When it came to the topic of “capitalism,” the discussion was more cordial, which may have surprised those who believe Sanders is a Soviet-supporting “socialist.” (Surprise, he's not.) There seems to be agreement amongst Democrats that an unfettered and unregulated free market is not a good idea for economic stability or equality. (To deny this is to deny economic history.) Sanders and Clinton both voiced their support of small businesses and entrepreneurs, though Sanders could have separated himself by bringing up the topic of employee ownership and worker co-ops, which he has been very vocal about in the past.

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Channeling Franklin Roosevelt and the New Deal, Clinton said that every so often, we have to “save capitalism from itself.” This was the mission of John Maynard Keynes, who was a strong supporter of the capitalist system, but aware of its many defects. Keynes wanted to save capitalism from itself, or prevent another economic system, i.e. socialism, from taking its place in times of crises. As Keynes said in the midst of the Great Depression, if nothing were to be done, leaders "must expect the progressive breakdown of the existing structure of contract and instruments of indebtedness, accompanied by the utter discredit of orthodox leadership in finance and government, with what ultimate outcome we cannot predict.”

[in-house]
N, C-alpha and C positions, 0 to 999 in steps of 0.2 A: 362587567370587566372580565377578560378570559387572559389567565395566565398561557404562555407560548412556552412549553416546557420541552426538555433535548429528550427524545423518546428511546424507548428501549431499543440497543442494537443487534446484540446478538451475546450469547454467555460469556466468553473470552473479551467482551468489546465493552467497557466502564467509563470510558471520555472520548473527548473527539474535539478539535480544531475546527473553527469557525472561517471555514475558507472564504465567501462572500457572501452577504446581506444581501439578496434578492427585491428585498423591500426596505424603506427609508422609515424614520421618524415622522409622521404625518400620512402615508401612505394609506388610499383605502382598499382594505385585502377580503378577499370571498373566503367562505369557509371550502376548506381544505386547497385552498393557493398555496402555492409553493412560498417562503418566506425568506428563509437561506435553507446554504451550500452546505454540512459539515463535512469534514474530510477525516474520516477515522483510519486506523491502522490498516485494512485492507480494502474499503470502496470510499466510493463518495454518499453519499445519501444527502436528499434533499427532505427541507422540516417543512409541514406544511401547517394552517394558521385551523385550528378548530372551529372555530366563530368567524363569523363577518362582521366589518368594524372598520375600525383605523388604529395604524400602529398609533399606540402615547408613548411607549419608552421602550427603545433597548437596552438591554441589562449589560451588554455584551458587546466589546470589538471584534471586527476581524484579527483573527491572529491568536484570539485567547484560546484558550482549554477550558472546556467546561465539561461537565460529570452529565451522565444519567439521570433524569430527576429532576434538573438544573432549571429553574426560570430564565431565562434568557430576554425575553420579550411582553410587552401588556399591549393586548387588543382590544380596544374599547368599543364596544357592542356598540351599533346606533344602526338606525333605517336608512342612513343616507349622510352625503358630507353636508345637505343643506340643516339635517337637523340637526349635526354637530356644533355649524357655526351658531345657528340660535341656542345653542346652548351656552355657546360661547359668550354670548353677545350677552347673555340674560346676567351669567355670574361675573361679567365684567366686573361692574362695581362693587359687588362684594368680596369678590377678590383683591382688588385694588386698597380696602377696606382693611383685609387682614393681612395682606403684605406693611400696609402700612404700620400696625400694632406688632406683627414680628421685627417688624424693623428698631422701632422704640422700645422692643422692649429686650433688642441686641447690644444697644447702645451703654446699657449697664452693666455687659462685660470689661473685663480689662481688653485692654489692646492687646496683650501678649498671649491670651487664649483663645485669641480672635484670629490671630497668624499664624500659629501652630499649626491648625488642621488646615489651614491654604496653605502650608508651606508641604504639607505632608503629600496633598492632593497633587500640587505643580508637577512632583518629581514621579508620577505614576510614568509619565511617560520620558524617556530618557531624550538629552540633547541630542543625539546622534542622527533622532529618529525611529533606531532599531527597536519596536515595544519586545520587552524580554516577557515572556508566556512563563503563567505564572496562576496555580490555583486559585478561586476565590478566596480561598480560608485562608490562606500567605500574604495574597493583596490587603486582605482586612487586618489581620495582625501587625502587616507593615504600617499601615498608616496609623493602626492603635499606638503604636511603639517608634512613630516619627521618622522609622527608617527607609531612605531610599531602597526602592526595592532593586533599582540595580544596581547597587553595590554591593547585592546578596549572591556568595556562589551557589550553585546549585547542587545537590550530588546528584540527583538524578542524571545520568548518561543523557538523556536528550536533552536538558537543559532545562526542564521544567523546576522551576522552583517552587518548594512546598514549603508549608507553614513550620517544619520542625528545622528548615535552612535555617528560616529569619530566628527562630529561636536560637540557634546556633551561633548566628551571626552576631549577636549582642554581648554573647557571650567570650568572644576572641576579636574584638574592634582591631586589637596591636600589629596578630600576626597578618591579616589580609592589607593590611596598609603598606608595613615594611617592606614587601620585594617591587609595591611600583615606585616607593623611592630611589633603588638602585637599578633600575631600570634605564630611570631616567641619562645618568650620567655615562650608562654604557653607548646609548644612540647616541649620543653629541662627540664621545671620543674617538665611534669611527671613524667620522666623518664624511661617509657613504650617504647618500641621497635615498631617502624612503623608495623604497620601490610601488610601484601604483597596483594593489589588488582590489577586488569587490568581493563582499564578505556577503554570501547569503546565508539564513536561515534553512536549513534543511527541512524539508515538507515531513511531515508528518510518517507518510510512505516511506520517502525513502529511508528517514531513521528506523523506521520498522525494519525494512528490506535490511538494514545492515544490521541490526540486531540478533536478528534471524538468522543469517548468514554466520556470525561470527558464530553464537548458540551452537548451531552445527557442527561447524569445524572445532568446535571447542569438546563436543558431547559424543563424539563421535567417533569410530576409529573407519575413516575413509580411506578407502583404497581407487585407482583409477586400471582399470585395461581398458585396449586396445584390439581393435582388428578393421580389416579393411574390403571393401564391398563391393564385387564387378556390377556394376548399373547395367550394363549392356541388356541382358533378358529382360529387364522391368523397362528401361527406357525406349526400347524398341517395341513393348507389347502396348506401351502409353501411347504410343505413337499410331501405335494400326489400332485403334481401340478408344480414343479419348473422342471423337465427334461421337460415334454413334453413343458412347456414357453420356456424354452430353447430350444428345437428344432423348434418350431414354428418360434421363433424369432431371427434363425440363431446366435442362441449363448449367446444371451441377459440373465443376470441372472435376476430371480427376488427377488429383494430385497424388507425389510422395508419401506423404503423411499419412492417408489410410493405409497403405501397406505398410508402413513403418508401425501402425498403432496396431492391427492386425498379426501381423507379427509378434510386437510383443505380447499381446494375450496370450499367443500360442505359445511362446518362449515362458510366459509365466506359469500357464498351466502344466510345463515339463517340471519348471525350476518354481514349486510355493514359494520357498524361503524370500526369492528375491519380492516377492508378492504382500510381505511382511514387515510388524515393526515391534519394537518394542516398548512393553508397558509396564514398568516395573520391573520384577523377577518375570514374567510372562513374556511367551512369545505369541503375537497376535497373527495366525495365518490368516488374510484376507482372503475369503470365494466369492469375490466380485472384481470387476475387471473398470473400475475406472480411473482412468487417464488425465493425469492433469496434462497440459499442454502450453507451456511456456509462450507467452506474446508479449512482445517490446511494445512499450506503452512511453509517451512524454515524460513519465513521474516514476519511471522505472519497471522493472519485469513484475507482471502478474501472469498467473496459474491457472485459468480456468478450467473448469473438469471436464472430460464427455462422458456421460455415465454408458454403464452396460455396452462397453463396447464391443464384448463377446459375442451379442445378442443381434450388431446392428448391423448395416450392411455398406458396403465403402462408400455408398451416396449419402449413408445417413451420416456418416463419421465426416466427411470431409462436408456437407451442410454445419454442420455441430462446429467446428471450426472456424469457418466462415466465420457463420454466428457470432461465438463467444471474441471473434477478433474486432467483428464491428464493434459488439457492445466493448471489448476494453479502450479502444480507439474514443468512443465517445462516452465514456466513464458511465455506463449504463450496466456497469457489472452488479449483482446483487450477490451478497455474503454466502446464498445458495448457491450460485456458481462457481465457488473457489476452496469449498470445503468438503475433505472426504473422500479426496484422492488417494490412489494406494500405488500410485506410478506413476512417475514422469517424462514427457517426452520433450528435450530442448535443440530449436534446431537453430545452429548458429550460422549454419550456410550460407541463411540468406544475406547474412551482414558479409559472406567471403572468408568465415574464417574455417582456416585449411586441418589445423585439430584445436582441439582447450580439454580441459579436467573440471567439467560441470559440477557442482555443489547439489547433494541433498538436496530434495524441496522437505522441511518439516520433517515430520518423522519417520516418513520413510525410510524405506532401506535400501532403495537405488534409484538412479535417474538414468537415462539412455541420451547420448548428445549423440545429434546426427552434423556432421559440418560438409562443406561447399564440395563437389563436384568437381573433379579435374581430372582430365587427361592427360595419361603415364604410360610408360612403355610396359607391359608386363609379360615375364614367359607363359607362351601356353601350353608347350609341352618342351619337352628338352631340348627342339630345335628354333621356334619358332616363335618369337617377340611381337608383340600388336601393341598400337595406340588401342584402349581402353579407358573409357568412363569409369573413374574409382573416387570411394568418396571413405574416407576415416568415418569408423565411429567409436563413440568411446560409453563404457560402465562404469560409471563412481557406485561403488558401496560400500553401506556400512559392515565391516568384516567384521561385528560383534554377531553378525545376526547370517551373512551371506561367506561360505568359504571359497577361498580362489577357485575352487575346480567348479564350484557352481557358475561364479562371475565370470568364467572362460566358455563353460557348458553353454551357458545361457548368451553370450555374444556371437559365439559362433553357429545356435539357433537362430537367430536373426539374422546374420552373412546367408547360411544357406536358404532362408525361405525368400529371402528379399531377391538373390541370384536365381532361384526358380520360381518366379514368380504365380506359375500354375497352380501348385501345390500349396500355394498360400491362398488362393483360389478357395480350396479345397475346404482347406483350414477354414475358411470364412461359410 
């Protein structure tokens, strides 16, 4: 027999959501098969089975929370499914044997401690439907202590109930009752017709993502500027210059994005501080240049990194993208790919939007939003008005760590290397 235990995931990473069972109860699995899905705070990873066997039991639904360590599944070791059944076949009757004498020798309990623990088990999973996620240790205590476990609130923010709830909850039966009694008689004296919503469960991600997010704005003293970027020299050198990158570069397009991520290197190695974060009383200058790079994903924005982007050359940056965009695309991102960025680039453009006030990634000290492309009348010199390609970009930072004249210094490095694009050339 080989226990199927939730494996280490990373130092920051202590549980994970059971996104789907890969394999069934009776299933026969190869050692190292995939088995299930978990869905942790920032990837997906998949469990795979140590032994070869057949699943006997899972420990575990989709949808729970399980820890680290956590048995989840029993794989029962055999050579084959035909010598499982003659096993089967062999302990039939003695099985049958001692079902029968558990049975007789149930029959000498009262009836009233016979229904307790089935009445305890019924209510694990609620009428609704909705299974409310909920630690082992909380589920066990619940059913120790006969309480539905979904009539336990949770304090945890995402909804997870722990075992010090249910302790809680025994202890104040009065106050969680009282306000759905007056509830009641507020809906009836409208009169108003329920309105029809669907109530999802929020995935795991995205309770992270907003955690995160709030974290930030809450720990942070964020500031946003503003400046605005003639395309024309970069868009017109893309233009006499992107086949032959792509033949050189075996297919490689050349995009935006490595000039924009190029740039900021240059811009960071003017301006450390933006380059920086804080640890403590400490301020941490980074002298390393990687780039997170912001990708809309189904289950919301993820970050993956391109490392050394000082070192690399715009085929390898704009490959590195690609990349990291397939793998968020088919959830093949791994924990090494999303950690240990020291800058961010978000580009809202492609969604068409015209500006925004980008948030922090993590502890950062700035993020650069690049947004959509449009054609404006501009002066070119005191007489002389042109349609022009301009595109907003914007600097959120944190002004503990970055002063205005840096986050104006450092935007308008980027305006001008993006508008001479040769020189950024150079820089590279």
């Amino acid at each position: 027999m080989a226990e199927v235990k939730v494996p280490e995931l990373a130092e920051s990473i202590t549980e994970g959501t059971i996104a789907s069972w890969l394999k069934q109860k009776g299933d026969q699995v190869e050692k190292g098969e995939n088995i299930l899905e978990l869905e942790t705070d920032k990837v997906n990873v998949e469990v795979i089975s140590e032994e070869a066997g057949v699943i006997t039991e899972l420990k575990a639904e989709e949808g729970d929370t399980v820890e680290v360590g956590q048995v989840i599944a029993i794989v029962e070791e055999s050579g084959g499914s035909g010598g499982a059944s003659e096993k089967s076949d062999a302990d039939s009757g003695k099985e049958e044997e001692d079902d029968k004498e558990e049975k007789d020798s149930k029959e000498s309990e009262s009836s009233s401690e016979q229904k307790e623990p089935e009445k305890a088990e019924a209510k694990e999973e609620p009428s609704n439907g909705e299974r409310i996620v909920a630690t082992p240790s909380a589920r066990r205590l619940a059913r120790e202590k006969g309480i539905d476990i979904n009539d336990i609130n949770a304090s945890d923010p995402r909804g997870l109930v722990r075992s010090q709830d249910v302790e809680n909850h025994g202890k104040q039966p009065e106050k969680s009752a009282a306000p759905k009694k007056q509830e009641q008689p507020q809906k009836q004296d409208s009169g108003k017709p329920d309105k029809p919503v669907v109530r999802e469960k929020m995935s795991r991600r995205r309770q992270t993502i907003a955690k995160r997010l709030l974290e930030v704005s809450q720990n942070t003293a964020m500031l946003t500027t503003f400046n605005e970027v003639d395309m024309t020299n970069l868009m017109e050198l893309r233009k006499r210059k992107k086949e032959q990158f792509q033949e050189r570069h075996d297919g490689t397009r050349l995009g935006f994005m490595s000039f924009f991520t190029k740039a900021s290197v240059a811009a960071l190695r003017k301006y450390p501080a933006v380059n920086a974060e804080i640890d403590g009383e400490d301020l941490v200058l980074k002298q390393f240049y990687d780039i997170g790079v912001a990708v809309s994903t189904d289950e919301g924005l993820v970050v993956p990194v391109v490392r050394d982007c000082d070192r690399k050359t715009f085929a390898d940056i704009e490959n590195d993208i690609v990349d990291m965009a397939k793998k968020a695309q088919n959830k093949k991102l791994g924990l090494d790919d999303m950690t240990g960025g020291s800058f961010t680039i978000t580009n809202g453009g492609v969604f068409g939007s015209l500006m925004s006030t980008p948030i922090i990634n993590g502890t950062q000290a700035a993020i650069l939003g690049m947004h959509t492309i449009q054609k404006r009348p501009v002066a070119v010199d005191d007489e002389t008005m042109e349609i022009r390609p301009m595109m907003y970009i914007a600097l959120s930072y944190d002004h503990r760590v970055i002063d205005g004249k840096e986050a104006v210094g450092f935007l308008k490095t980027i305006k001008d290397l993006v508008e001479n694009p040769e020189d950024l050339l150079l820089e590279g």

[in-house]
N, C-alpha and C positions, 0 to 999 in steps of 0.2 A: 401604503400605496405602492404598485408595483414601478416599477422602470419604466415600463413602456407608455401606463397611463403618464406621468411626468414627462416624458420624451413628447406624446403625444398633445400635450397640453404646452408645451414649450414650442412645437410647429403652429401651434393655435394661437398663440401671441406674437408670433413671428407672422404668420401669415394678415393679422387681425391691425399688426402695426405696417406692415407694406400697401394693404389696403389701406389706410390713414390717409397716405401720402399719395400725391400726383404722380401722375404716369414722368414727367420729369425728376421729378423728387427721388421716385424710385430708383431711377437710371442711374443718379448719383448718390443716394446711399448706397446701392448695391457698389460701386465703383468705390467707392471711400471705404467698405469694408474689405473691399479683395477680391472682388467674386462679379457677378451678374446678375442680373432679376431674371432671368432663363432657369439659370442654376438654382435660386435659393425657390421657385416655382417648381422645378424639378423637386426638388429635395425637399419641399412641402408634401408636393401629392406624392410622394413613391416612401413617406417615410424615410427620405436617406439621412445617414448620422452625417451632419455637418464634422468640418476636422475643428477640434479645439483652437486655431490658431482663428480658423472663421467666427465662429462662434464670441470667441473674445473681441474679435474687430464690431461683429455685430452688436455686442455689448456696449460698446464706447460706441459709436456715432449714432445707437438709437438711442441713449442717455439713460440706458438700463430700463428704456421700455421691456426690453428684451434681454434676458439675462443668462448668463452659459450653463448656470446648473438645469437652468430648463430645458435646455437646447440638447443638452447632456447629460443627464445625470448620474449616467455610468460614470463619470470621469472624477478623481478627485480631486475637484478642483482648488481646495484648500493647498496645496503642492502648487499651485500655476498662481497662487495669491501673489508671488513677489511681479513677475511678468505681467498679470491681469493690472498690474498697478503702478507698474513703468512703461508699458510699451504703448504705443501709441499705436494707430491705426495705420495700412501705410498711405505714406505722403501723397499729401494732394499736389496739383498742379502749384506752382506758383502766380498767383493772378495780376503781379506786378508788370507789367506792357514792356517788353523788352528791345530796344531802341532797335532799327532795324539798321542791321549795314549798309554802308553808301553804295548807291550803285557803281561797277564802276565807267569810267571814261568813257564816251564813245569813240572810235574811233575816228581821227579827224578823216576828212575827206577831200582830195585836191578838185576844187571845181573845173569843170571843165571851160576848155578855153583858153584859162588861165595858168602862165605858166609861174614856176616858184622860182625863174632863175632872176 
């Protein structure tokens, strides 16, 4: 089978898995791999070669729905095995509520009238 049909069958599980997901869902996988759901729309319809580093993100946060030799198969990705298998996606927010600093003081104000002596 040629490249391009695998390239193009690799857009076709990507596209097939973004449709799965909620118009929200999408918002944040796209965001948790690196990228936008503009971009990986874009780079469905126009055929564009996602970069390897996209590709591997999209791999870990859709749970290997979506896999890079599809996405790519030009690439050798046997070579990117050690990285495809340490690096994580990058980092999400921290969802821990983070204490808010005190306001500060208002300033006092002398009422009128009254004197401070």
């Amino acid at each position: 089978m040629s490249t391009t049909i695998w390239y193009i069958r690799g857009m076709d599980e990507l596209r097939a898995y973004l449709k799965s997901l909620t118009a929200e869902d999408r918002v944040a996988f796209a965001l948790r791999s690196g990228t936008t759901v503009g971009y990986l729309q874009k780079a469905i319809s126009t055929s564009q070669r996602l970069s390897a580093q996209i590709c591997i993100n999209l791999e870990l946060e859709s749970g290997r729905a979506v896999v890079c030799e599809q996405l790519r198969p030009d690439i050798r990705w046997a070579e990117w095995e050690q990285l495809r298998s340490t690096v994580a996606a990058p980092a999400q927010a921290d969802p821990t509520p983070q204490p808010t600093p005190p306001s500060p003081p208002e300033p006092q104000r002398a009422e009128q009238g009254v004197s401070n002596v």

Another aspect of this philosophy is to prevent major economic crises in the first place, by taming the free market, preventing dangerous speculation, and keeping unemployment low. None of this is at all radical, and it is a good sign that Democrats, for the most part, agree in regulating the market to varying degrees. But the economy is very different from the one in the 1930s, and the question of capital ownership mustn't be ignored.

These discussions were the most interesting of the night, and while there was a general consensus of what needs to be done to make the market work for everyone, important differences remain. These are the areas were Sanders must assert himself during the next debates. While he doesn't like playing politics, this is where he thrives, and where Clinton has legitimate vulnerability.


Conor Lynch

Conor Lynch is a writer and journalist living in New York City. His work has appeared on Salon, AlterNet, Counterpunch and openDemocracy. Follow him on Twitter: @dilgentbureauct.